Boykin Spaniel

Which Dogs Belong To The Sporting Group Of Dogs? (Part 1) 14


More important than the appearance of the Boykin Spaniel, however, is its character. As a hunting dog, value is placed above all on its skills and hunting qualities. So the dogs have an excellent nose with which they track down their prey. They are also very intelligent, making them pleasant companion dogs that can also act independently. Also appreciated is their passion for the water, which makes the dogs enthusiastic retrievers, suited to both land and water hunting. The dogs have a lot of energy and therefore need a lot of exercise.

When dealing with people, the Boykin Spaniel is friendly and adaptable, which also makes training them not too difficult. Nevertheless, of course, he needs an owner who shows him his limits from the start. The dogs are usually contact-seeking. They feel comfortable in the company of humans and are also compatible with children and other dogs.


The Boykin Spaniel is the official state dog of the American state of South Carolina. It was created there at the beginning of the 20th century by crossing a retriever-like male with a spaniel-like female. This happened under Lemuel Whitaker Boykin, who is considered the first breeder and namesake of the breed. However, other dog breeds have been crossed over the course of time in order to improve the temperament and hunting abilities of the dogs. A Boykin Spaniel stud book has existed since 1960.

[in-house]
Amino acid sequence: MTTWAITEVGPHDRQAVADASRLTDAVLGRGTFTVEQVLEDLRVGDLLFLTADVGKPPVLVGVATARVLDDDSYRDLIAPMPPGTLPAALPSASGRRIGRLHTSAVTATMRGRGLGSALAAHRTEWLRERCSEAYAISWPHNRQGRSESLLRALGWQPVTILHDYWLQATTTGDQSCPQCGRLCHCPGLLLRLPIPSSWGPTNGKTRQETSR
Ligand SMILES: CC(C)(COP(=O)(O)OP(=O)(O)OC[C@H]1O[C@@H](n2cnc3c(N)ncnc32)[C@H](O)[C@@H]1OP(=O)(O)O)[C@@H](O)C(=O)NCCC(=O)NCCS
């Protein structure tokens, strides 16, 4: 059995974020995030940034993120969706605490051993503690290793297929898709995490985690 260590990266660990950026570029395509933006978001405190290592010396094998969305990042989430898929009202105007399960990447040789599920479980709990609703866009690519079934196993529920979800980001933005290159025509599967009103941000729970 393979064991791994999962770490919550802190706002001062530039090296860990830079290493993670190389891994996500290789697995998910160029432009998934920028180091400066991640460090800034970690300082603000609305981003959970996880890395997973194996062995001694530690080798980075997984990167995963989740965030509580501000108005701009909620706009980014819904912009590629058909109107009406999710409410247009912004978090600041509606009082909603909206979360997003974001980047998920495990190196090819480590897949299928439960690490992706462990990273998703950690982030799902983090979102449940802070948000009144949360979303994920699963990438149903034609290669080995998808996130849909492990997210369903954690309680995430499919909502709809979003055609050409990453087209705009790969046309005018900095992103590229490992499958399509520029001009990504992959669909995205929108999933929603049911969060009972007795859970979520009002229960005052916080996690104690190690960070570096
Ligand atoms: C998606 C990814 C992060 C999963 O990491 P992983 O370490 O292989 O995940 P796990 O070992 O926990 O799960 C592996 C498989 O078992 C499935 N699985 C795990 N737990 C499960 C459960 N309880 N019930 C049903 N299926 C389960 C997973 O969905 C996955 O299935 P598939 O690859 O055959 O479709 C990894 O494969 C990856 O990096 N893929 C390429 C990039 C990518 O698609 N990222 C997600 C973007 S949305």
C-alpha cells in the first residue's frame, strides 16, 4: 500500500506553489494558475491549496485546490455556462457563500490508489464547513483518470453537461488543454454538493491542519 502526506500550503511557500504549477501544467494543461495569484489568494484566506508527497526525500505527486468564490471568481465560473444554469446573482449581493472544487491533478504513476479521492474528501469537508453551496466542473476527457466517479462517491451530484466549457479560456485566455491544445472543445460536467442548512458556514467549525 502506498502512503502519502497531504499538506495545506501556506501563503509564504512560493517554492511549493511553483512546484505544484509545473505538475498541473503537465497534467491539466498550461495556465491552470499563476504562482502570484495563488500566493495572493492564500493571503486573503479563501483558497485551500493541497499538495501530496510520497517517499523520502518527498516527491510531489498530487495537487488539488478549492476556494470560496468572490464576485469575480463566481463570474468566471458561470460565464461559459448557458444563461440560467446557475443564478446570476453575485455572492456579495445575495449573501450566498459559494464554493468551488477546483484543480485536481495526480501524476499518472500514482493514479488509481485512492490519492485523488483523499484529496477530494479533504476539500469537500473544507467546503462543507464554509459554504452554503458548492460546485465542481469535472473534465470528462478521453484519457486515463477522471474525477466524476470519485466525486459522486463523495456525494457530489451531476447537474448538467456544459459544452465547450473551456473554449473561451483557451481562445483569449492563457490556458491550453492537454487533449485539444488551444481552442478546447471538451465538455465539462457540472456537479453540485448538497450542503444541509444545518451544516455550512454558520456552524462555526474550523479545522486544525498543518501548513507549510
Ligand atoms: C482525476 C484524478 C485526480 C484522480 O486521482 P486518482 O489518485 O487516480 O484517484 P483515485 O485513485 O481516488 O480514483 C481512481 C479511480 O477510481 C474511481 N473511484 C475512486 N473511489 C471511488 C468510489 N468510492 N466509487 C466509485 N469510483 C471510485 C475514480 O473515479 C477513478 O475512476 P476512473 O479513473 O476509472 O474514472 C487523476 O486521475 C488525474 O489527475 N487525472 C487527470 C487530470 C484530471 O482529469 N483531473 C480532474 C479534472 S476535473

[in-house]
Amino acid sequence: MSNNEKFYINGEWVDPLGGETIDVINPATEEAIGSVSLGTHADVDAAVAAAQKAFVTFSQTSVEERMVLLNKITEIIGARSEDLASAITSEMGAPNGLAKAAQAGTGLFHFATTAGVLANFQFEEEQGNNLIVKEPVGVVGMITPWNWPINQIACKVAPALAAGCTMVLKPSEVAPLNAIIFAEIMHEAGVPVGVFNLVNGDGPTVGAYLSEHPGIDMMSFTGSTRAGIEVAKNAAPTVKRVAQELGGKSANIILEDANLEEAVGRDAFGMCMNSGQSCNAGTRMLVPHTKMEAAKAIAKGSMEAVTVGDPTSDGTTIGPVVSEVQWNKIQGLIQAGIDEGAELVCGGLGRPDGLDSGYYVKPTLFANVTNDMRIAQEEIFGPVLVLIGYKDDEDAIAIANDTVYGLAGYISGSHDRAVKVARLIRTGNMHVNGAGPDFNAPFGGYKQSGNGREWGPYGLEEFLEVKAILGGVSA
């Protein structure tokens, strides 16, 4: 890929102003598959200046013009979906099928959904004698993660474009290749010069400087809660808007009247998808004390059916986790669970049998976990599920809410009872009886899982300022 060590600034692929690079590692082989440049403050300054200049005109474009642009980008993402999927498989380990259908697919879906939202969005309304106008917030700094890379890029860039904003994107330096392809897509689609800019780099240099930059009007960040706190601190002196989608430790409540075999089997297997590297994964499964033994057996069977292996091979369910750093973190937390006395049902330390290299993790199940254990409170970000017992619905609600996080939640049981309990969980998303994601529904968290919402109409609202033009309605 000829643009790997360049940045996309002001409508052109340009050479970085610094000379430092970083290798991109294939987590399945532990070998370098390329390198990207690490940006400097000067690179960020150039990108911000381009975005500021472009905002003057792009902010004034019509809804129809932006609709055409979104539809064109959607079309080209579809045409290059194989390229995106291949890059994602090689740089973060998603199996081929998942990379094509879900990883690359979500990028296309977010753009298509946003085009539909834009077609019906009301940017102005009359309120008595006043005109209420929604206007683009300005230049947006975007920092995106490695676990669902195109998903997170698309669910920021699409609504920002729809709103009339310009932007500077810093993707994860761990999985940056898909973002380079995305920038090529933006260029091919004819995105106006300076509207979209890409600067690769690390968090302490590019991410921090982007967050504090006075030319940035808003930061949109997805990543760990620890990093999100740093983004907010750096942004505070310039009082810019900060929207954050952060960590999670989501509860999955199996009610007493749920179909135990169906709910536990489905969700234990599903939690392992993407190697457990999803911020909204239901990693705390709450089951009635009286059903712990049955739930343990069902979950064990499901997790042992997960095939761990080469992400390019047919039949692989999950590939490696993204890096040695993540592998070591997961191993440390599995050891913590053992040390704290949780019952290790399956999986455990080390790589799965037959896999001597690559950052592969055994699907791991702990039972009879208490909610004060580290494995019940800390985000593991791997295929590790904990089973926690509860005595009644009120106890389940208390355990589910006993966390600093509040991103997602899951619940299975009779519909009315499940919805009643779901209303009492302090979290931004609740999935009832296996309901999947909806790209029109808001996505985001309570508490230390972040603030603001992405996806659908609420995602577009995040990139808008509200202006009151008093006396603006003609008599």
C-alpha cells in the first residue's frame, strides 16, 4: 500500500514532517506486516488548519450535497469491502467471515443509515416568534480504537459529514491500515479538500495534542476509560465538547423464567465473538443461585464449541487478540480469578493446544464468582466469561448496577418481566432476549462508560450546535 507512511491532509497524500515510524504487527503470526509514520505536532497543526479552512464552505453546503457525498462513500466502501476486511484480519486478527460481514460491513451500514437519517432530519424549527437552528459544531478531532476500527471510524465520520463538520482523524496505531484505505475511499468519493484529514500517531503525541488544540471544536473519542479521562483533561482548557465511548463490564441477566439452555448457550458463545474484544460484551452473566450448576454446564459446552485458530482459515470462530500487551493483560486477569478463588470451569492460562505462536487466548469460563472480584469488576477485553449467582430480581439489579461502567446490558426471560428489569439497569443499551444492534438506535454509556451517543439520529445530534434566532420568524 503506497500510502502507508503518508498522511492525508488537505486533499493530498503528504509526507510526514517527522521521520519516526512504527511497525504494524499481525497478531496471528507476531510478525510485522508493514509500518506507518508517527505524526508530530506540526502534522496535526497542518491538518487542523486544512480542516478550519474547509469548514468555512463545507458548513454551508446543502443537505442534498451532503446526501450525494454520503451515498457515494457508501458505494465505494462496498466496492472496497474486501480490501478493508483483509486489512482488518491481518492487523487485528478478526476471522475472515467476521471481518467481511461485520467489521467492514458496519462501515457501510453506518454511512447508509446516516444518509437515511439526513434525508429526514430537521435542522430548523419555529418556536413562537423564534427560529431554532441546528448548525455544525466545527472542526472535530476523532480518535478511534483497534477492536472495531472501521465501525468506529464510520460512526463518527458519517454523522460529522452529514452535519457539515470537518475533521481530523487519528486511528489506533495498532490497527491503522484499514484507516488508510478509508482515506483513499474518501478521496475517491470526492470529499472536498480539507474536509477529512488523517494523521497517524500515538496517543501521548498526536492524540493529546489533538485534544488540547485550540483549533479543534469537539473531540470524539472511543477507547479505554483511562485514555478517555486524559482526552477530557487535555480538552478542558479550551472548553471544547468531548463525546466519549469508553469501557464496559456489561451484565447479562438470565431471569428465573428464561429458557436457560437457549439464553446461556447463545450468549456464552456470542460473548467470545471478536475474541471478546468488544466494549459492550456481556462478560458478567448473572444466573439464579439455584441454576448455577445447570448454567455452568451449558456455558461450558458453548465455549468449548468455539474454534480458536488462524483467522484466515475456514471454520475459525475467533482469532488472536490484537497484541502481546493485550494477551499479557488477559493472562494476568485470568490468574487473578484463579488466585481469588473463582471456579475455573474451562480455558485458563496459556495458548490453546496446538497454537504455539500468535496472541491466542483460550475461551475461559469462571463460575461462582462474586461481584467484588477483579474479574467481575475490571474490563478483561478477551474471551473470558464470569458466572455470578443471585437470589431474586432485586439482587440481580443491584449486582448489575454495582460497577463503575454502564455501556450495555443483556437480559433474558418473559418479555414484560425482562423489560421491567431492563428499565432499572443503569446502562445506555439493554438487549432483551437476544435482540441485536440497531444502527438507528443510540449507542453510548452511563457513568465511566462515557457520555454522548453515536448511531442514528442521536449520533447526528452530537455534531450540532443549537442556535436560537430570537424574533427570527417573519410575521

The dog breed has not yet been recognized by the FCI, but is recognized by the AKC.


The Boykin Spaniel is an agile hunting dog with a compact build. The height at the withers is between 36 and 42 cm in females. The weight is 11 to 16 kg. Male animals are 39 to 46 cm tall and weigh 13 to 18 kg. The physique of the dogs is slightly rectangular overall, the animals are not quite as high as they are long.

The coat is of medium length and has a short undercoat, making the coat weatherproof and waterproof. The hair structure is curly or wavy, dogs with smooth fur are much less common. The coat colors are various shades of brown or liver. In addition, a small white spot in the chest area is allowed.

On average, Boykin Spaniels live to be very old, often exceeding 14 years.

Posture requirements

The Boykin Spaniel is a hunting dog that impresses with its good nose and swimming skills. A suitable hunting and retriever dog is therefore particularly suitable for water hunting. However, it is also used for hunting on land.